OP ED #3 CRITICAL MINERALS | Eight key critical minerals projects in Australia’s $10bn pipeline

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CEF in the media  |  Oct 10, 2022

OP ED #3 CRITICAL MINERALS | Eight key critical minerals projects in Australia’s $10bn pipeline

By Tim Buckley and Matt Pollard, CEF.

Australia has the potential to be a Critical Minerals Mining and Refining Superpower, providing world-scale secure supply of critical inputs to the global energy transition. Many refining projects are very energy intensive, providing a further opportunity for Australia to accelerate global decarbonisation by leveraging our vast, largely untapped low-cost renewable energy resources to power onshore refining and value-add pre-export.

In 2021 Climate Energy Finance provided expert advice into the BCA / ACTU / ACF / WWF‘s Accenture report “Sunshot: Australia’s opportunity to create 395,000 clean export jobs”.[1] At the time, “clean exports” was a largely hypothetical exercise; the investment flows had yet to materialise, and our then-government refused to even accept the climate science, let alone the inevitability of the energy transition, including the global pivot to electric vehicles (EVs) – essentially batteries on wheels, requiring a massive upscaling in mining and refining of lithium. A year later global EV sales are on track to double to over 10m in 2022, we have the Climate Change Bill 2022 and Australia has now exported its first shipment of battery grade, refined lithium hydroxide (LHM), the precursor for battery cathodes.

This is just one example of the accelerating momentum behind this shift. Capital flows are accelerating. We have identified over $10bn of investment proposals in resource value-adding across Australia. Several are in production already and a number have moved beyond final investment decision (FID) and are under construction.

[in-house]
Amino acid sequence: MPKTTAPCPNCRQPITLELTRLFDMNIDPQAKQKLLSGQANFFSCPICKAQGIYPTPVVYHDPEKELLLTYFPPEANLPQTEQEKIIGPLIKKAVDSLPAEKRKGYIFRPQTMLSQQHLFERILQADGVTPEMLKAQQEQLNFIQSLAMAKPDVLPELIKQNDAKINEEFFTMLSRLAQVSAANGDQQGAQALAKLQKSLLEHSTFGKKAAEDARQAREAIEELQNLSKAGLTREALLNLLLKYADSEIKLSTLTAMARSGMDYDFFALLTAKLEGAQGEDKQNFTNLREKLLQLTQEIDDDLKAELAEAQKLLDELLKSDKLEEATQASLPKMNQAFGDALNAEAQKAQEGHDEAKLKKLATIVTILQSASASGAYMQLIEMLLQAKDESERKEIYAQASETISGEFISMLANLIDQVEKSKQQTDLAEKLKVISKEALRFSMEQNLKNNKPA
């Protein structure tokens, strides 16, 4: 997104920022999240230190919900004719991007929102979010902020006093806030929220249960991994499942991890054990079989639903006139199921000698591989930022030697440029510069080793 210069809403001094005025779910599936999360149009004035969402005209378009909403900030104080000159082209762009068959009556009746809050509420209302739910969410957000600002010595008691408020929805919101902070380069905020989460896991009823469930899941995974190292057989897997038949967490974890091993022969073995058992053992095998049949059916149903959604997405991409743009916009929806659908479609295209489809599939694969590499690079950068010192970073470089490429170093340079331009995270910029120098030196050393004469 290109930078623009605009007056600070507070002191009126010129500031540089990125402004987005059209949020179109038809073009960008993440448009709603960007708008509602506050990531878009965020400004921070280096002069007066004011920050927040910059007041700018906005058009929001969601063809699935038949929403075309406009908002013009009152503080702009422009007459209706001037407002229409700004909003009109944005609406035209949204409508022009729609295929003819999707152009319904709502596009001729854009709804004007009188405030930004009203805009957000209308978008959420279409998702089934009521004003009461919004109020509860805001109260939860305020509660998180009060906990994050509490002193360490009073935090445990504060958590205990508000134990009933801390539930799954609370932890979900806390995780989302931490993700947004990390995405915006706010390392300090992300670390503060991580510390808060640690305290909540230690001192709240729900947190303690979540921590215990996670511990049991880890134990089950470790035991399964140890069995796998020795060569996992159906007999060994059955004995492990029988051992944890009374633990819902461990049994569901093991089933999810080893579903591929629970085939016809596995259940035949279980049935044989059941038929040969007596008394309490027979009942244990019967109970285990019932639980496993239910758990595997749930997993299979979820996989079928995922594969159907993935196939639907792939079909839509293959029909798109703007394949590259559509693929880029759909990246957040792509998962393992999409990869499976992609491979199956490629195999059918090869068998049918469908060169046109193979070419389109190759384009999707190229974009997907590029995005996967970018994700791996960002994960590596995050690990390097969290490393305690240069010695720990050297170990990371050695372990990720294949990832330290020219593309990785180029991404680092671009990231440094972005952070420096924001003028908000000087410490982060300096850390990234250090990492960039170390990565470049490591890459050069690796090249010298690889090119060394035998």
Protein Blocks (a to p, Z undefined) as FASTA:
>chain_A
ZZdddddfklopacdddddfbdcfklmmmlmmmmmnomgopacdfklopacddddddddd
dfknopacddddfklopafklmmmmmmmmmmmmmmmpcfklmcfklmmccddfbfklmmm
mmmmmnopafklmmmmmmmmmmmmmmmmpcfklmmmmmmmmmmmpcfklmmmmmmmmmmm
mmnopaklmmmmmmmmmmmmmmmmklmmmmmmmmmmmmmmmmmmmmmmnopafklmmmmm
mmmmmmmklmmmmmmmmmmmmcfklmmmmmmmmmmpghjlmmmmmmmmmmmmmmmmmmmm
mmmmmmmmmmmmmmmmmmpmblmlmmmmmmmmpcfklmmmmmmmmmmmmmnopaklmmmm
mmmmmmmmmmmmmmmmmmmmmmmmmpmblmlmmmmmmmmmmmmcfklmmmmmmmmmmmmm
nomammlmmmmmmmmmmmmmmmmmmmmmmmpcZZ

In this note we review eight value-adding refining projects in lithium, rare earths, nickel, copper, green zinc and premium, high iron content iron ore for high-efficiency steelmaking.

1.Tianqi Lithium (China) & IGO Ltd LHM Refinery, Kwinana, WA

The first of two trains at Australia’s first LHM plant was commissioned in May 2022 at Kwinana, WA by Tianqi Lithium Energy Australia (TLEA), a joint venture between Tianqi (51%) and ASX-listed IGO (49%). Train I is in commissioning and Train II in construction (commissioning due 2024),[2] with planned further investments into Train III and Train IV. Each train will have the capacity to produce 24,000 tonnes pa (24ktpa) LHM. Total potential capacity of I-IV is planned at 96ktpa LHM.[3]  Spodumene concentrate (high purity lithium ore) throughput is being obtained from the Greenbushes lithium mine, which is a joint venture between TLEA (51%) and Albermarle (49%).

2. Albermarle Co (US) & Mineral Resources LHM Refinery, Kemerton, WA

A two-train LHM plant at Kemerton, WA saw Train I commissioned in July 2022. First product from Train II is expected 2QFY2023, taking the capacity to 50ktpa. This refinery is owned by a joint venture of Albermarle (60%, going to 85%) and ASX-listed Mineral Resources (40%, going to 15%).[4] Spodumene concentrate is being obtained from the Greenbushes mine.